The short answer? They’re all solid.
Just stick with their default options, unless you have an old device or slow connection limitations.
But wait, there’s more!
Encrypt.me can work with all Amazon Kindle Fire devices (on their latest OS 5.0+).
Pretty good for most users with simple needs. They even have a kill switch to protect your connections.
However, power users might not like the following.
There are currently no native router or Linux setups. And Tor isn’t supported, either.
Instead, they try to upsell Tor-interested consumers to their “Tor Browser Bundle” product.
So advanced techies might want to look elsewhere.
4. Good Usability for Beginners
Sticking with their consumer-friendly approach, the Encrypt.me app is also easy to use.
Installation on Windows was easy and straightforward. Just click “Install,” and that’s it.
The client then started working pretty quickly after, with no major lags or complaints.
Encrypt.me touts ‘ease of use’ as a major benefit of its apps. And they weren’t joking.
Try to screw this up:
When you log on for the first time, the app detects your WiFi connection and classifies it as untrusted.
Don’t be alarmed.
Once you connect, the app is set to automatically turn on every time you connect to an untrusted network. This feature is perfect for people who travel a lot and might use three or four different new connections in a single day.
For those connections you trust (like your home WiFi network), you can add them to a list of trusted networks. This means that the app will not connect automatically when you’re connected to a trusted network.
Changing servers can be done using two mouse clicks.
You can also change the default server you connect to, and untrust ethernet and cellular networks, if you want your connections to those networks automatically encrypted.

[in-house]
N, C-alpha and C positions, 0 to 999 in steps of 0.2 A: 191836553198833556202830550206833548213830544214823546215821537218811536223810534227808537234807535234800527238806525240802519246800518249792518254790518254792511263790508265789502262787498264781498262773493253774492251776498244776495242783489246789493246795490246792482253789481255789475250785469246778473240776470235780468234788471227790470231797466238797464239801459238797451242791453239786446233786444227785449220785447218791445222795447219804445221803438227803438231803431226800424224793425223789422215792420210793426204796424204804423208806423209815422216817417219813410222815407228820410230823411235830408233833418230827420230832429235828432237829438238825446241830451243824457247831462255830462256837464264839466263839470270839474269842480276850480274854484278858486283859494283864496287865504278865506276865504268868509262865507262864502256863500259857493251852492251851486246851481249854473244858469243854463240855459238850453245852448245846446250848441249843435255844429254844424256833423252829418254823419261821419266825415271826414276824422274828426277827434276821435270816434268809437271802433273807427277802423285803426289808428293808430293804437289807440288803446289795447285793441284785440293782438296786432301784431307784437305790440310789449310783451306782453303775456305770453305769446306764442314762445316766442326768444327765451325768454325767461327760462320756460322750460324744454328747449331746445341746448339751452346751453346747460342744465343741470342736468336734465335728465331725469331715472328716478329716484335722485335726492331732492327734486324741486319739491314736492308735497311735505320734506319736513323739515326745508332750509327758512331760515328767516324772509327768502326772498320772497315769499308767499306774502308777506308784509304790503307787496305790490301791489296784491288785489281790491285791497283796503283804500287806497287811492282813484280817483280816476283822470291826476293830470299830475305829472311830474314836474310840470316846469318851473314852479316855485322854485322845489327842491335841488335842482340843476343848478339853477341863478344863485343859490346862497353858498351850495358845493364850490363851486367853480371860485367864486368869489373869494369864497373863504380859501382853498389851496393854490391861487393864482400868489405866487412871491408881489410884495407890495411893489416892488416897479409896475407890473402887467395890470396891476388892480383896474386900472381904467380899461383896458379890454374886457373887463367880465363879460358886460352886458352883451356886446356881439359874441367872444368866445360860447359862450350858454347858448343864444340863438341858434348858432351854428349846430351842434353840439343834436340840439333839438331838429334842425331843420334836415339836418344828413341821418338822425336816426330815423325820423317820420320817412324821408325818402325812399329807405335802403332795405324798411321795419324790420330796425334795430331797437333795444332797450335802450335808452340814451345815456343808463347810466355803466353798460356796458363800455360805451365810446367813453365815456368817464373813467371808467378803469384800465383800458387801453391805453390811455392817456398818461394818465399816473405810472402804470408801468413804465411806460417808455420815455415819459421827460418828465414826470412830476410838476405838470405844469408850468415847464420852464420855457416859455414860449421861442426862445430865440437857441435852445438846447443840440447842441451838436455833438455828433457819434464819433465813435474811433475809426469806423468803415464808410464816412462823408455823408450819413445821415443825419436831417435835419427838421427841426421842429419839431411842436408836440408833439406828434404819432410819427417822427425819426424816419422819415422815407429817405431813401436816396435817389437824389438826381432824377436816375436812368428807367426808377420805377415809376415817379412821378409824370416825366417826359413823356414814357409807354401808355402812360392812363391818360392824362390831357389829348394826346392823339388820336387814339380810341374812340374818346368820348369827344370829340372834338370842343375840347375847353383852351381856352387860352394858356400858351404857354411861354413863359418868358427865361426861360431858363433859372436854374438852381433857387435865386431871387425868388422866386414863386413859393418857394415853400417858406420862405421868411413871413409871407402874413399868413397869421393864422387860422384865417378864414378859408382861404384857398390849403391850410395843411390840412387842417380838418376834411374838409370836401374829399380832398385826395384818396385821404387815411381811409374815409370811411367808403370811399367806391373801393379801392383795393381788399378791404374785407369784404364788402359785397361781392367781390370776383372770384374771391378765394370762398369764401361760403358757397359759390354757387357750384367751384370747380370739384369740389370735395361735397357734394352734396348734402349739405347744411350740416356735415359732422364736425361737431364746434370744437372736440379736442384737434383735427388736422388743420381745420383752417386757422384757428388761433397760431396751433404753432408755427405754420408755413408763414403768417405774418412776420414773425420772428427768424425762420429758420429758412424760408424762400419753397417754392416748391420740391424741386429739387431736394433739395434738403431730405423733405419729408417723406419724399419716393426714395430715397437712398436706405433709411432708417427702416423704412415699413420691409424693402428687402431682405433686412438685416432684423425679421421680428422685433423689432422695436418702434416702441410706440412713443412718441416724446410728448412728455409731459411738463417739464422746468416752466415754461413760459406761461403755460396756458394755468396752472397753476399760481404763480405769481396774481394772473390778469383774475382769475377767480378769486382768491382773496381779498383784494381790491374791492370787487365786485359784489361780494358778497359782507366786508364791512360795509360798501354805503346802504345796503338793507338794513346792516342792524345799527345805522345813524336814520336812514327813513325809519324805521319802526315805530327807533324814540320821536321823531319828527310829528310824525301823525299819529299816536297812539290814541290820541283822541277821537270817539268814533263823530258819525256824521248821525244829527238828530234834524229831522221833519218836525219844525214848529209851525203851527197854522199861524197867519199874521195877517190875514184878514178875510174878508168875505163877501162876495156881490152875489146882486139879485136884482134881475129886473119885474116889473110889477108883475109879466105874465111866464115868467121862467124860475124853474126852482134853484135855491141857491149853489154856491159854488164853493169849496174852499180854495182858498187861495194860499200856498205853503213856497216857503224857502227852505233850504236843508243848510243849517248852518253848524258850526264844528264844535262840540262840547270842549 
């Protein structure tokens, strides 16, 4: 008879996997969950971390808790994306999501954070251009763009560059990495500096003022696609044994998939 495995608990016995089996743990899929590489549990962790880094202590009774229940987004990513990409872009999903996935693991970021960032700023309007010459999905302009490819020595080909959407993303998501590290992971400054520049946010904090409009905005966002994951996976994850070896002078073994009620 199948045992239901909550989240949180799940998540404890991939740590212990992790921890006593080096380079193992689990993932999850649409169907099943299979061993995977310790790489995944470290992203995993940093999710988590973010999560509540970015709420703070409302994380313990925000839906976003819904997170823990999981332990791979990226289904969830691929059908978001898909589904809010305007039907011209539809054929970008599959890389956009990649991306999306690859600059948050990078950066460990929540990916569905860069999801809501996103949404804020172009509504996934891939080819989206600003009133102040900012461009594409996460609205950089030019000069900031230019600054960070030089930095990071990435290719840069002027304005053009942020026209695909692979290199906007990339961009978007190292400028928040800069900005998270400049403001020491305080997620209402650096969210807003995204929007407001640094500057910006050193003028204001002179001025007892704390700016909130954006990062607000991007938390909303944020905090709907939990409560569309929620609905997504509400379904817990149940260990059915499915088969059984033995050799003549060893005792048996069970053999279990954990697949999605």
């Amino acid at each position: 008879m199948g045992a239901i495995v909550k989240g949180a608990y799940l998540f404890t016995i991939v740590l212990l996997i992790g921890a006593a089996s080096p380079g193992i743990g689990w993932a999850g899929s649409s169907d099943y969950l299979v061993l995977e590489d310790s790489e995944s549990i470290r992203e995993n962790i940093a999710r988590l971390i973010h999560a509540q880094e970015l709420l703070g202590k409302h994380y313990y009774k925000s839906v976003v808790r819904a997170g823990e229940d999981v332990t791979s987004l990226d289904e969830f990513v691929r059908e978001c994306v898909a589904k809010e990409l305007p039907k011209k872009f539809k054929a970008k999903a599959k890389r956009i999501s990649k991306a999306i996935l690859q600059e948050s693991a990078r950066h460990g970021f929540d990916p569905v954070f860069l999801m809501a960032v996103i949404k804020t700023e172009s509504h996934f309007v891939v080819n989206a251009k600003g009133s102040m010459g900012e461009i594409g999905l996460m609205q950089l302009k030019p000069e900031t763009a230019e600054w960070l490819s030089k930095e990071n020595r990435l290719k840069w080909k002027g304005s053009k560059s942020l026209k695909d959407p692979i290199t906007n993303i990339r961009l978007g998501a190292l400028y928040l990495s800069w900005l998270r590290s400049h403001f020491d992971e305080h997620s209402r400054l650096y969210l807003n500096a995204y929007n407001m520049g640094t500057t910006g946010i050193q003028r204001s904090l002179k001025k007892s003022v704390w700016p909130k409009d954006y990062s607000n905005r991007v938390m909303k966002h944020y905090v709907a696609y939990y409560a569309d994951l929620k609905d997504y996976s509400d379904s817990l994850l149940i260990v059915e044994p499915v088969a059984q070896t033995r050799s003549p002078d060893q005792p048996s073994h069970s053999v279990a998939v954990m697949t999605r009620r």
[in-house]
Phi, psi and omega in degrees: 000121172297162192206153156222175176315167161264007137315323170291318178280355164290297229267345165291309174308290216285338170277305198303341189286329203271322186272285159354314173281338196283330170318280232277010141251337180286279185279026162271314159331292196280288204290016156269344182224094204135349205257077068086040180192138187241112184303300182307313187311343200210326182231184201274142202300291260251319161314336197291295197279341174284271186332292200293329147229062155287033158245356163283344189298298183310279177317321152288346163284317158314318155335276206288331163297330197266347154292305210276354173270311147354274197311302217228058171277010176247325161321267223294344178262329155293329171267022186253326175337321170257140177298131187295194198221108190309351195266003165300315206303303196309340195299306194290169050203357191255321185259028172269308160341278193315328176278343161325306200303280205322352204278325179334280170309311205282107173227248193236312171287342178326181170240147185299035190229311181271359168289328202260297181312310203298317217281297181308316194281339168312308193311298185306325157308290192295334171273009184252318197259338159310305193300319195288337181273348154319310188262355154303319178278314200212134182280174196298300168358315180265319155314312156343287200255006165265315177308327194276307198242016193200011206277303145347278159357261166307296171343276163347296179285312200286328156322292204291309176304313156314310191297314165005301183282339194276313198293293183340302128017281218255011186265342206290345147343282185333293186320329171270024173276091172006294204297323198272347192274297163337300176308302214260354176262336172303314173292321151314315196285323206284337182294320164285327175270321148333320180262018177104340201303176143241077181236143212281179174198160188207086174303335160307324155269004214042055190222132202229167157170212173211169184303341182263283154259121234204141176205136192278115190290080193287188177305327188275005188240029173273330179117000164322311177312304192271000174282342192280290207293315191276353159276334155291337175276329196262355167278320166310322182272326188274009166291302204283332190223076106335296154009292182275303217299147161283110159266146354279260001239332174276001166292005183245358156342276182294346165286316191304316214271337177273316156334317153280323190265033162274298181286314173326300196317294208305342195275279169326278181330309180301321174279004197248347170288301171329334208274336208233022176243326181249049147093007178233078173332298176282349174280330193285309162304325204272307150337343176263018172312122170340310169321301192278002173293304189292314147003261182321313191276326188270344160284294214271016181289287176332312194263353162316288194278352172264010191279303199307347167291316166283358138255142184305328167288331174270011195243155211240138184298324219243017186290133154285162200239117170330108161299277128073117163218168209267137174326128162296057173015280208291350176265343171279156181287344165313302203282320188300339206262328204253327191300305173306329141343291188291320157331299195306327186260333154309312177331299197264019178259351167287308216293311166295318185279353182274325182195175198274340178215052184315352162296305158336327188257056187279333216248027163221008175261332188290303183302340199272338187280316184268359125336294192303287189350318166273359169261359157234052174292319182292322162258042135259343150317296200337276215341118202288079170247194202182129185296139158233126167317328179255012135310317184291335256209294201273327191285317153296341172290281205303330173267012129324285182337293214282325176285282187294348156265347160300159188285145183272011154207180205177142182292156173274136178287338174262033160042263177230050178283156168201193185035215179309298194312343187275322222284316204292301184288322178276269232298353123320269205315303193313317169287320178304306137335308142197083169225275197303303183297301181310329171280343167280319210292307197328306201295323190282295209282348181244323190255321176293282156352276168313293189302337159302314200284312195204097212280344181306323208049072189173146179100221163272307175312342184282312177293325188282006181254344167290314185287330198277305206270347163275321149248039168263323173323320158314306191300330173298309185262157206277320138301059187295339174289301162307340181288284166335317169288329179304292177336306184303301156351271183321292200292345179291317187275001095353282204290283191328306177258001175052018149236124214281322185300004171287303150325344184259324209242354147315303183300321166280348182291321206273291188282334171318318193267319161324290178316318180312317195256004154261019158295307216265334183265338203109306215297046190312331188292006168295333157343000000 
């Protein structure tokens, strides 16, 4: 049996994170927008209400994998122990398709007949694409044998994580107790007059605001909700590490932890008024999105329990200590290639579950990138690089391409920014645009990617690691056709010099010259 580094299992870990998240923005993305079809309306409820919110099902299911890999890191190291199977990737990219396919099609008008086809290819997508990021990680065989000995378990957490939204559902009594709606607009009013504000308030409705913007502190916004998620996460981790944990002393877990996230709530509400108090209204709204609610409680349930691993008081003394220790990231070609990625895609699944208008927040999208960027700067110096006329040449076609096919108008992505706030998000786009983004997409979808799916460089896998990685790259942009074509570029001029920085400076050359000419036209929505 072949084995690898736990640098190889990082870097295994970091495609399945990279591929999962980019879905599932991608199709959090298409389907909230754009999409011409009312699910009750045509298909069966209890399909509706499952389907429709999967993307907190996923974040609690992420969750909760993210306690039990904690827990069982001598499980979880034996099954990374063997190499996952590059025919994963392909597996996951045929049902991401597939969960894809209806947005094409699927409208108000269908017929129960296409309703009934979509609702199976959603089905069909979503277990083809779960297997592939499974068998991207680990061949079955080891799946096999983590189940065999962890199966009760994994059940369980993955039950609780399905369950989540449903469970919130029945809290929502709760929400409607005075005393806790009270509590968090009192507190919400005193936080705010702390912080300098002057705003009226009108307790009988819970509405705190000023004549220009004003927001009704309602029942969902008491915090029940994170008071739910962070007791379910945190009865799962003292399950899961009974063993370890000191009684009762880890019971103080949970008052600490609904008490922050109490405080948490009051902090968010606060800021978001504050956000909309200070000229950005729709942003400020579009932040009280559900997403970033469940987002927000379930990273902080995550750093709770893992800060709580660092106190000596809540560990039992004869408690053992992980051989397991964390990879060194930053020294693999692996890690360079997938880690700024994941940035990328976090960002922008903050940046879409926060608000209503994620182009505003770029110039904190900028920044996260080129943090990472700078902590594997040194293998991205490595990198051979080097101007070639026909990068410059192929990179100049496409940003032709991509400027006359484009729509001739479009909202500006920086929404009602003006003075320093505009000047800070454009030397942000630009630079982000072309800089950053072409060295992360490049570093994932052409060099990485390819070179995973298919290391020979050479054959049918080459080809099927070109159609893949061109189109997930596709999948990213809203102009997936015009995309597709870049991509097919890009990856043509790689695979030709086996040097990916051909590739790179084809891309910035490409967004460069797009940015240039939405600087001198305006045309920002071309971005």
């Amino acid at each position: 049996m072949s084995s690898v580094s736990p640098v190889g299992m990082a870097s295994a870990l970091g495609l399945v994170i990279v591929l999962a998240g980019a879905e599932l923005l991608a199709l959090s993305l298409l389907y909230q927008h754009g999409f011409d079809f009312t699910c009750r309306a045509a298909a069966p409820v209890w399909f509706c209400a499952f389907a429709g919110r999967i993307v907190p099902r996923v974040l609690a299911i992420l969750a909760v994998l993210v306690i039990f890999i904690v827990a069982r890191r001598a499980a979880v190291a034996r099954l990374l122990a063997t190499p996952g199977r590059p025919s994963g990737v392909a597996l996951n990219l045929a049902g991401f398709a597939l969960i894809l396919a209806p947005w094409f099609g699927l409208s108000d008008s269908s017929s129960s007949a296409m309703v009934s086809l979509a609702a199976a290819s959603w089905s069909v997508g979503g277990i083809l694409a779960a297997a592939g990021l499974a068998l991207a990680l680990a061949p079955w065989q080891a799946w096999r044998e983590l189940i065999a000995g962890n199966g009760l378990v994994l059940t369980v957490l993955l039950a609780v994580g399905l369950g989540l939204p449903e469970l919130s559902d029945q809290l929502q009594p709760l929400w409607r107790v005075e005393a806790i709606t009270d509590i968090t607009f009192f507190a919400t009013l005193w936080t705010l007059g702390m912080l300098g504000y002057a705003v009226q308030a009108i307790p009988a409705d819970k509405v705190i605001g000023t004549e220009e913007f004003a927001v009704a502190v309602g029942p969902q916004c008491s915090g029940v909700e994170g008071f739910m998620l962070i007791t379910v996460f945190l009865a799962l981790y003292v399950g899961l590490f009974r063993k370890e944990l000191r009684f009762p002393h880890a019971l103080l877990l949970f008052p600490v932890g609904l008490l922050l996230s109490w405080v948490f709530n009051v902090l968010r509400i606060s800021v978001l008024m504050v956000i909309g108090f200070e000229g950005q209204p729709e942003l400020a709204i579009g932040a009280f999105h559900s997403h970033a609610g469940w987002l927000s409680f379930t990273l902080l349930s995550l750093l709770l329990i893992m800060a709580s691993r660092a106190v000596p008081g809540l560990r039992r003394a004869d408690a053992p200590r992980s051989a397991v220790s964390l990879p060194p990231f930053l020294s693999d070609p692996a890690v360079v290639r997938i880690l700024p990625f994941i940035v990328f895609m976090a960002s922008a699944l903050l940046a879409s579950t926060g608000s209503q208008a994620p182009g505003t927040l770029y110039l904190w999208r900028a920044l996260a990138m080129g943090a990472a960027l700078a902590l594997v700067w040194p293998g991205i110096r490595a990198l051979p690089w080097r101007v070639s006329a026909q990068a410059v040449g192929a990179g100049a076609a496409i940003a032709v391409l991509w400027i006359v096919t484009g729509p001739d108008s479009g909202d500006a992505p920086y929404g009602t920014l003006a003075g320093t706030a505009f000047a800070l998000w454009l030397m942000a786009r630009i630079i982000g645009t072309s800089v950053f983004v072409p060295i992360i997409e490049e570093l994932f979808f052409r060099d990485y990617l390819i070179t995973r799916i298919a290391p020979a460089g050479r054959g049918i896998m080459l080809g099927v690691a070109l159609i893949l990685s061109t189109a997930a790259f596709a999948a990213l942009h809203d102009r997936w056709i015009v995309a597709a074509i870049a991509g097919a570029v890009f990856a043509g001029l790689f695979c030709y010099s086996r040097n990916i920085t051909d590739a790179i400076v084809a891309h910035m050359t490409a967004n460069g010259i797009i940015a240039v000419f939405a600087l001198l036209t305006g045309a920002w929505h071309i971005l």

Technically, the Windows app is still in beta.
That’s software code for “we think it’s pretty decent but there still might be some issues.”
Everything for us was super stable, though. No major crashes or lags, which we normally see with other beta products.
Only one drawback. It did take a little bit of time to connect to a Netherlands server for some reason. We tried others, like New York and Germany, which seemed to work faster.
So there might be a few kinks in the Windows system for a little time.
5. Torrenting Allowed, But with Caveats
Encrypt.Me has only one thing in mind:
Lock-down your connection on unsecure networks. And reportedly, they’re optimizing the entire experience around that.
Why is that relevant for torrenting?
Because while they technically allow BitTorrent traffic, they heavily block certain sites or use cases. For example, they won’t allow access to any piracy-related sites.
And they state:
“If you want to download copyrighted content, Encrypt.me is absolutely not the right tool for you.”
So this one is on the fence. Yes, they allow it. But not for the reasons many might be looking for.
Encrypt.me delivered the goods across several important categories.
But nobody’s perfect.
They also dropped the ball in a few others.
Here’s a quick look.
1. Keeps “Personal Session Information” Logs for 16 Days
Let’s come out and say it:
Encrypt.me logs some data. Here are a few of the bigger things:
The number of bytes sent and received
The length of time connected
The IP address connected from and the (virtual) IP we assign
The source port of the outgoing connection with start and end times